So, this time, I rubbed it down with layers of tung oil, allowing it time for each layer to cure. I didn’t try to mask the imperfections in the wood but I did try to let its golden beauty shine through along with its age.  And then I put it back to work.

Now the Trunk is where I always wanted it to be, holding the quilts and blankets we don’t need right now.  Even Darling Husband says it’s beautiful.  And I think he’s right.

Tump-TAY-shun

Ever been slapped upside the head by a forgotten Memory?

I’m not talking about the memories with short-cut, easy-access triggers.  Those are the ones you use from every day, stuff like your computer password, social security number and how to drive a car. Other recollections get misfiled in dusty cranial drawers so when you need the information, you walk around feeling stupid for five minutes, saying, “I know (fill in the blank) like I know my own name, what is it?” I’m talking about the memories that pop up out of nowhere and surprise the heck out of you.  That happened to me today. You could say it was a random accident or because Father’s Day is coming up soon. Personally, I think the culprit is cake.

See, dense sugar/carb sweets are like cocaine to me and I’ve been trying to live without them for the last 14 months or so.  I’ve been doing pretty well with that too, not even missing the pastries I couldn’t live without before.  At least until a couple of things that happened lately….

See some friends did us a wonderful favor.  I mean HUGE.  And nothing says “Thank You” to a friend like bringing them a great, big, gorgeous, dessert you’ve made yourself.  But nothing will get me in trouble faster than getting my fingers near cake batter So, I purchased and froze one angel food cake, two cartons of ice cream, some strawberries and whipped topping.   The frozen angel food cake was sliced into three layered rings, ice cream was spread like mortar between the layered rings, the whole thing was frosted with topping and strawberries and the result?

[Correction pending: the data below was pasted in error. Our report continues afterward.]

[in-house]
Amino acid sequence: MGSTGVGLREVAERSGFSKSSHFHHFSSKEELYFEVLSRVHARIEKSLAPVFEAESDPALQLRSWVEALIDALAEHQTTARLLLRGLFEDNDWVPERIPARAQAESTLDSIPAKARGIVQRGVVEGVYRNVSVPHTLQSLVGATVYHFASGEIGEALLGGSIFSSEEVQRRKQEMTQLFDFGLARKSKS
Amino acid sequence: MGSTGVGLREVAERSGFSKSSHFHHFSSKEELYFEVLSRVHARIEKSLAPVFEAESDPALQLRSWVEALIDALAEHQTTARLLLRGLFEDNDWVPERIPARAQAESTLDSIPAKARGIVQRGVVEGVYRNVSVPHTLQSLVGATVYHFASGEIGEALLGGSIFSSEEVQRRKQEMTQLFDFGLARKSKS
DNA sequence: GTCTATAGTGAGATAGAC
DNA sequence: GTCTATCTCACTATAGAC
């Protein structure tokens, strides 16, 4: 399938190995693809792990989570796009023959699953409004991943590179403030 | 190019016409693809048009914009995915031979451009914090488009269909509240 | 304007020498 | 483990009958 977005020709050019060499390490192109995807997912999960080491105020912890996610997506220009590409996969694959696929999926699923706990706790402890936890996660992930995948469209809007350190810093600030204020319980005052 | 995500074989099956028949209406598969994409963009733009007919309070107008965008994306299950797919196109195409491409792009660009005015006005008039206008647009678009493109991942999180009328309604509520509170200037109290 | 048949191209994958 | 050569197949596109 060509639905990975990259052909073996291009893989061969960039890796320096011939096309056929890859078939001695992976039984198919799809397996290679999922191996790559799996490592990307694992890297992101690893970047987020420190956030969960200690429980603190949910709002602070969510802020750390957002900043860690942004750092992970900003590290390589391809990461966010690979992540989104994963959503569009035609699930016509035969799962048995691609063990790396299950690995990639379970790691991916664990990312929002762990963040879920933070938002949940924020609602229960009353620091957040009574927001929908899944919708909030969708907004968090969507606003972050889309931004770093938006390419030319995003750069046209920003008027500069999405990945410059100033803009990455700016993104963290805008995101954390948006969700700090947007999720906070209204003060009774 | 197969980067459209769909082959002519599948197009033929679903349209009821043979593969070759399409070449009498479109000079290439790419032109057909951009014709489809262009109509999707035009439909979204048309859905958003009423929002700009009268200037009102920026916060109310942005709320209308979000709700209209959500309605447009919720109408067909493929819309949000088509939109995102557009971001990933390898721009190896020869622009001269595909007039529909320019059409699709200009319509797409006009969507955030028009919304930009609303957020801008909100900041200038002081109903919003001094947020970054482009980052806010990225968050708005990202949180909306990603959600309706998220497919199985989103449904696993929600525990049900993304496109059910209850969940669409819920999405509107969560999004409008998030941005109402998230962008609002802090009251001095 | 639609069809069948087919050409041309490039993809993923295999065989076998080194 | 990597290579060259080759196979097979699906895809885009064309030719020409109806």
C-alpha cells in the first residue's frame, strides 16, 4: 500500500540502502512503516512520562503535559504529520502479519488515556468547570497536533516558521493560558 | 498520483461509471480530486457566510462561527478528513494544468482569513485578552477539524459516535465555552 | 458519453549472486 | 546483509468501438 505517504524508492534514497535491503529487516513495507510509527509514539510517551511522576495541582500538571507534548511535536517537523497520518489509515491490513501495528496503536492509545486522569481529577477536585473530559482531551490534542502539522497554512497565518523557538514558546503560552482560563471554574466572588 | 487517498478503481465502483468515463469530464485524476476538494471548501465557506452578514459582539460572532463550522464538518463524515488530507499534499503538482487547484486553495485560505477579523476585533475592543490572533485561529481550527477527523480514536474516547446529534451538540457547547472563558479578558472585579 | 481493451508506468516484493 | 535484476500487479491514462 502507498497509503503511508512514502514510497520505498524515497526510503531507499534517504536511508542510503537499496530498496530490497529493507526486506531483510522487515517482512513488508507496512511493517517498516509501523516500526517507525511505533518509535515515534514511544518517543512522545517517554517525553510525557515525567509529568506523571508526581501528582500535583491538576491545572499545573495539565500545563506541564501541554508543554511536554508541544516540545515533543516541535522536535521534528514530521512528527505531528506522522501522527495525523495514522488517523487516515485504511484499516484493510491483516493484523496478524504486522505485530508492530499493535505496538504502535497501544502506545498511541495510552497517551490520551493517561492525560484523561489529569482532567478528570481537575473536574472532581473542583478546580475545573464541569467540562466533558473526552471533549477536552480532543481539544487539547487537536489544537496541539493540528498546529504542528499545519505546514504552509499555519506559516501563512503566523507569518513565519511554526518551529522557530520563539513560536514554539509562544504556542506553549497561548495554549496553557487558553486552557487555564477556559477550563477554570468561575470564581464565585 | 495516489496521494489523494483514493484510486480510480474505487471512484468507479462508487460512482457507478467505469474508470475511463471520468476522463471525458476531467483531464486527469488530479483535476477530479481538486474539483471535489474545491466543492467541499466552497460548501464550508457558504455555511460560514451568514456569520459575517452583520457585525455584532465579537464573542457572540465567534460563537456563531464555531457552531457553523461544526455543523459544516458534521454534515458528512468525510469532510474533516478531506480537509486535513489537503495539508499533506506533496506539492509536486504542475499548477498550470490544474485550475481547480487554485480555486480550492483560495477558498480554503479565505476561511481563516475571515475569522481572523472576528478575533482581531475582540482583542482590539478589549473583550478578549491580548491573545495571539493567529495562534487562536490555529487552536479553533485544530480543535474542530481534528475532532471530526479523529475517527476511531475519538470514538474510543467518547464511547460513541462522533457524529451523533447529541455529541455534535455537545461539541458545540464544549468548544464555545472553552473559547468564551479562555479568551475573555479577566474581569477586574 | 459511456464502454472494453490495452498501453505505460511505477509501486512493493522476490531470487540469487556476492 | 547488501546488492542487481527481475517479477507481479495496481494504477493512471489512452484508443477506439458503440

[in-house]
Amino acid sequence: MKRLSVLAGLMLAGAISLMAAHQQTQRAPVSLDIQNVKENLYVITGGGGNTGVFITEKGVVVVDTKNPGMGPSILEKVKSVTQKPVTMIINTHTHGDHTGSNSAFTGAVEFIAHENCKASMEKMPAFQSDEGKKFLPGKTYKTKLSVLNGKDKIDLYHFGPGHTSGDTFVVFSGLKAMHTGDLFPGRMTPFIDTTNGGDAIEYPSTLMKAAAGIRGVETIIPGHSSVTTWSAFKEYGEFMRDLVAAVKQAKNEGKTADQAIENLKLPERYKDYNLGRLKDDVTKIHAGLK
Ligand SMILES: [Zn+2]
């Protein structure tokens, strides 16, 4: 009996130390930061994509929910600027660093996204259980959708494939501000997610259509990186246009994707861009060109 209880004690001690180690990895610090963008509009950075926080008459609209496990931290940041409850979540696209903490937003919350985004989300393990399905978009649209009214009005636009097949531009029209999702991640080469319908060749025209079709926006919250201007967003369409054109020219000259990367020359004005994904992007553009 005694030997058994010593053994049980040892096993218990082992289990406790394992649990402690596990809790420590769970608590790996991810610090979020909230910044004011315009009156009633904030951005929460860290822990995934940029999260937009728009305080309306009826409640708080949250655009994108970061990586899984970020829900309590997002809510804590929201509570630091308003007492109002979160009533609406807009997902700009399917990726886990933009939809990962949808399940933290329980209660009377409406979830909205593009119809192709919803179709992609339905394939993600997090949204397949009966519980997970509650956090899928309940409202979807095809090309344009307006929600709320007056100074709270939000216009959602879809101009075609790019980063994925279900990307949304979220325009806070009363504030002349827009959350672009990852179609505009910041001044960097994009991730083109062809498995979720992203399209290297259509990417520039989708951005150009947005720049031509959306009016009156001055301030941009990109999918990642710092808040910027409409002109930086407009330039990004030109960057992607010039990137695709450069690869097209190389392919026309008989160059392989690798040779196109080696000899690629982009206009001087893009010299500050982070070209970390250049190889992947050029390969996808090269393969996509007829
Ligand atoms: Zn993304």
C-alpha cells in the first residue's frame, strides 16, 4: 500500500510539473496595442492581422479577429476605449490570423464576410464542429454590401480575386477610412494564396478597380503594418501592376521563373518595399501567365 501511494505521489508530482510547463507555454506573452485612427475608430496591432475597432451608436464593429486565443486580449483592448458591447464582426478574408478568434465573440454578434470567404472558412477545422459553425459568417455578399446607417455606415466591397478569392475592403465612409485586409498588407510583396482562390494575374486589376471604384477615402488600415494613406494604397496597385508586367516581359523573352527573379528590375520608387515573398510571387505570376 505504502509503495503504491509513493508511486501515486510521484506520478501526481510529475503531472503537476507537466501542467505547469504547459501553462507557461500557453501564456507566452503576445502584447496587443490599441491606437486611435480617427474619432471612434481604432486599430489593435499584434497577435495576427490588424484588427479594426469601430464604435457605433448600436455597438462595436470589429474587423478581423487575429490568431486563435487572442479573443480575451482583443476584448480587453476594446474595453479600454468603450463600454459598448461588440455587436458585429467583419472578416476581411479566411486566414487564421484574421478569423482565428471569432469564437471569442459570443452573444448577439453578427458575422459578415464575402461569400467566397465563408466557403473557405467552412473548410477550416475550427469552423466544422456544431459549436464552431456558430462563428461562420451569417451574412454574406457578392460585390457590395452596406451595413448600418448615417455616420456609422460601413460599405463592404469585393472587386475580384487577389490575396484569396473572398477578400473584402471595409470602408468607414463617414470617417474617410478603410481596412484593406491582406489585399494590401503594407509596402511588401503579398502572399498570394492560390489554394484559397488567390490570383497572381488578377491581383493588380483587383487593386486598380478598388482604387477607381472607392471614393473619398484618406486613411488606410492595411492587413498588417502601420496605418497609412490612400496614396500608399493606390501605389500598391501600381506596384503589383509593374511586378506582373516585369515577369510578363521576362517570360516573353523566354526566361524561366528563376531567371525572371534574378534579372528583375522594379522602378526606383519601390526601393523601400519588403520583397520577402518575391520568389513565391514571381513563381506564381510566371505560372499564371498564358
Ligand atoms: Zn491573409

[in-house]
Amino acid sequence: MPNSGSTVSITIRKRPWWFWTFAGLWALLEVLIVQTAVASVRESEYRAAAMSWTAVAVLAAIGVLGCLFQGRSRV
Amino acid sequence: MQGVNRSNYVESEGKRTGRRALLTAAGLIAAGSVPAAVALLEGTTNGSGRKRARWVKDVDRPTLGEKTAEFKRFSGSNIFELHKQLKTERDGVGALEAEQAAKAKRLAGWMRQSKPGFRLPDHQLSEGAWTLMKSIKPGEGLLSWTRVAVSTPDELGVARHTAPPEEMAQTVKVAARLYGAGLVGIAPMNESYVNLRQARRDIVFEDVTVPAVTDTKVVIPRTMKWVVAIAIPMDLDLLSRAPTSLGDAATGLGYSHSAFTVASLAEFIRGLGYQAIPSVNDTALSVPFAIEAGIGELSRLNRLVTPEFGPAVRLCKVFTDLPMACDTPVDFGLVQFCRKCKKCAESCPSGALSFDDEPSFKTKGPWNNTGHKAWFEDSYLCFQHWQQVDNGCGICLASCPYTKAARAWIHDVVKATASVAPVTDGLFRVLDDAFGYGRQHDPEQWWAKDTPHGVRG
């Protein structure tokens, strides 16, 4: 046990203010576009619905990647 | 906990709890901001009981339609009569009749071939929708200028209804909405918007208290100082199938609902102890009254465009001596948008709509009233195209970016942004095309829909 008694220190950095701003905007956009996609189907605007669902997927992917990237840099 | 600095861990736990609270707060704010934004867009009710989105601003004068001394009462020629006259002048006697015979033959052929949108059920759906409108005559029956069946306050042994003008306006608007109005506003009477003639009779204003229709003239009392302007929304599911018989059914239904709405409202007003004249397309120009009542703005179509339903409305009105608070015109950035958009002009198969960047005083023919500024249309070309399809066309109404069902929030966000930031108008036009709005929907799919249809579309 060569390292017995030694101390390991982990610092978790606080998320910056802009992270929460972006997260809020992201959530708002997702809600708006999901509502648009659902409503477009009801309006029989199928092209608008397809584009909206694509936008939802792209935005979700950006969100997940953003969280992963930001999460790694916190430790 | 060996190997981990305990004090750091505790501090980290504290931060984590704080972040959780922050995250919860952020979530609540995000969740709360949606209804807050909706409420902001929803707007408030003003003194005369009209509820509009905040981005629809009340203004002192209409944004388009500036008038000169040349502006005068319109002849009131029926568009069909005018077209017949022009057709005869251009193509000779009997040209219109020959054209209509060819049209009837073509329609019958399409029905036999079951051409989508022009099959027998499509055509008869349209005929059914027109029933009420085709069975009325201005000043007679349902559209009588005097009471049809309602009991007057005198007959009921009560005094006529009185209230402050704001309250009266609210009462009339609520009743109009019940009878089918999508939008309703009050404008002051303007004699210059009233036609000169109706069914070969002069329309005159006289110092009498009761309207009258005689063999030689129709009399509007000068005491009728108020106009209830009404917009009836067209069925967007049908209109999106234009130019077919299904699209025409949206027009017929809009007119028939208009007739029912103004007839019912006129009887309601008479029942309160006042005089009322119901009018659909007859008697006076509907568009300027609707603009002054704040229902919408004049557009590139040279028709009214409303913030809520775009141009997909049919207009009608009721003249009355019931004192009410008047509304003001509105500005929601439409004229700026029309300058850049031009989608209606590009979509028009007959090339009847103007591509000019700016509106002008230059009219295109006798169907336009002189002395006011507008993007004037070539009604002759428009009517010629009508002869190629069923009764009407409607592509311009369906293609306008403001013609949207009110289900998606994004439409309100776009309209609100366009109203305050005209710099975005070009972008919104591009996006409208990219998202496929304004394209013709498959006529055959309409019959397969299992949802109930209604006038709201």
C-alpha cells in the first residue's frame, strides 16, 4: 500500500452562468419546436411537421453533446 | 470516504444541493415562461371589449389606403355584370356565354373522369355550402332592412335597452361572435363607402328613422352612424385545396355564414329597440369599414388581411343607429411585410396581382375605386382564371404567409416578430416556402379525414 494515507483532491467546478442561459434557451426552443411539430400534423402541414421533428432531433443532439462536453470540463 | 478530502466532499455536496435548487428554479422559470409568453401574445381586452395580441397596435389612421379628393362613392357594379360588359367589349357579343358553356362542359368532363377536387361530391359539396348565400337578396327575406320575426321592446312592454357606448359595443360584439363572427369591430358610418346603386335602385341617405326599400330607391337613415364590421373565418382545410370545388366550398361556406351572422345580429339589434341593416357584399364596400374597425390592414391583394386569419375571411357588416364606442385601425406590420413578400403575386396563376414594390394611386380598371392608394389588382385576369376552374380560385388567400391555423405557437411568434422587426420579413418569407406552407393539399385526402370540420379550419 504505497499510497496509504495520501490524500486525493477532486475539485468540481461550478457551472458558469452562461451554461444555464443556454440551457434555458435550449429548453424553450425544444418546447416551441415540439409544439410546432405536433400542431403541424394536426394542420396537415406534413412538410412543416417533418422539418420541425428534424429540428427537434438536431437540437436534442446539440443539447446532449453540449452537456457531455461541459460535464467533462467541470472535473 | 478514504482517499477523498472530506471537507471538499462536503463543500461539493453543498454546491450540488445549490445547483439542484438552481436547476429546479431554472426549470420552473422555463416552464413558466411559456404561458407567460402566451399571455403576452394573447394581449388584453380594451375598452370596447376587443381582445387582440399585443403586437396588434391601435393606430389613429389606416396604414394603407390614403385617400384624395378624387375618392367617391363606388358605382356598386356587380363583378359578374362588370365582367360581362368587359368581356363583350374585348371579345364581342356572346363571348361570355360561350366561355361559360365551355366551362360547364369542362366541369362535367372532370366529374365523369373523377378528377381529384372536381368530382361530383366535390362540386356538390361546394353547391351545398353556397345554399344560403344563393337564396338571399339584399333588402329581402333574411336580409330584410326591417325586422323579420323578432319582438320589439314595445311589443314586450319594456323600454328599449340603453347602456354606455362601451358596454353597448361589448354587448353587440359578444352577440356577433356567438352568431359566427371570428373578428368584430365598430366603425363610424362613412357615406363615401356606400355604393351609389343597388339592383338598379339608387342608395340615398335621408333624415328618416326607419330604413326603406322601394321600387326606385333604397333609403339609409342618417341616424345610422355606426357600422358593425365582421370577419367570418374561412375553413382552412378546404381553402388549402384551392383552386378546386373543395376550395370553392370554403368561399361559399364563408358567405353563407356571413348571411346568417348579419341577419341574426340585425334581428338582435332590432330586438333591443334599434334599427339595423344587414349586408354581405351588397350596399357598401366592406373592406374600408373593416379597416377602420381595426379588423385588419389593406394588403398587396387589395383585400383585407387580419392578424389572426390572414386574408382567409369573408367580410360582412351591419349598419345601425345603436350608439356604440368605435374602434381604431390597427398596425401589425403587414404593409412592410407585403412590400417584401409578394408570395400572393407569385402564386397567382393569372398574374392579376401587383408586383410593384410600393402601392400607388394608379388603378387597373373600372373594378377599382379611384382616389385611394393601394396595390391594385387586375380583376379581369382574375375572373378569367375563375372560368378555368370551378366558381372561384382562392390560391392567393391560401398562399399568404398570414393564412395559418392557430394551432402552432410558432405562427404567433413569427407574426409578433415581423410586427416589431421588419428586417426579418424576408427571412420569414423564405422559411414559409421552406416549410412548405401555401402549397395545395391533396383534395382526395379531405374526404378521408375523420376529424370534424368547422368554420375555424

Tempting, right?

One “Thank You” cake pretty enough for the cover of Southern Living that still managed to avoid the perils of temptation…barely.  But then, there came the cookout.

Cookouts are almost an obligatory component of summer, like visitors.  Since we were hosting the latter, we had the former.  And (because you can’t host a cook-out without dessert), pound cake and fruit were on offer for dessert.  A dessert no one had room to eat.  So after the cook-out, I’m stuck at home with a pound cake.

Does anyone remember Richard Pryor’s routine about the cocaine pipe?  He swore that the pipe talked to him when he was actively freebasing. Now, when I first heard it, I thought he was a brilliant comedian, during the misery of addiction into performance art but I didn’t really believe the pipe talked.  Well folks…the cake started talking.

VOICE IN THE KITCHEN:  Lessslie. Oh, Lessslie… I’m heeere.

ME:  Shut up, cake.  I don’t want you.

VOICE IN THE KITCHEN: Now, we both know that’s a lie. You liiiike me. Come on over here.

ME:  No.  Go Away.

VOICE IN THE KITCHEN: You want me to go away?  You know how to get rid of me.

Cake wouldn’t stop talking until I left the room and went to bed. Right after I cut out one thin slice.

Next morning, I’m back in the kitchen and cake’s voice is stronger than ever, which makes no sense since there’s less of him now on the plate.  I’m actually considering eating a slice for breakfast when I heard one of my dad’s favorite records playing:

You came…and I was aloooone

 I shudda knooown

You wuz Tump-TAY-shun 

This was a speeded-up, country version of the old standard Red Ingle and Jo Stafford recorded. Dad loved because it sounded so silly. I hated it. I hadn’t heard of or thought of the recording for years, but here it was, plain as day.

I stood there, looking at Cake and listening to Stafford moan and yowl her way through the lyrics.  When she got to,”Take it Away, Take it AWAY” the memory meaning clicked in my head. That cake was Tump-TAY-shun and I had to take it away or, succumb.

Well, somewhere in this favored land, 95% or more of a pound cake lies in wait, looking to seduce some other poor chump jonesing for sugar.  But not in my house.  And I have the memory of Dad’s music choices to thank for this. And I’ve decided, no matter what the occasion, I’m not bringing cake back into my house for awhile. It’s one dessert that doesn’t know when to shut up.

Betrayed by Your Closest Friend

The Swans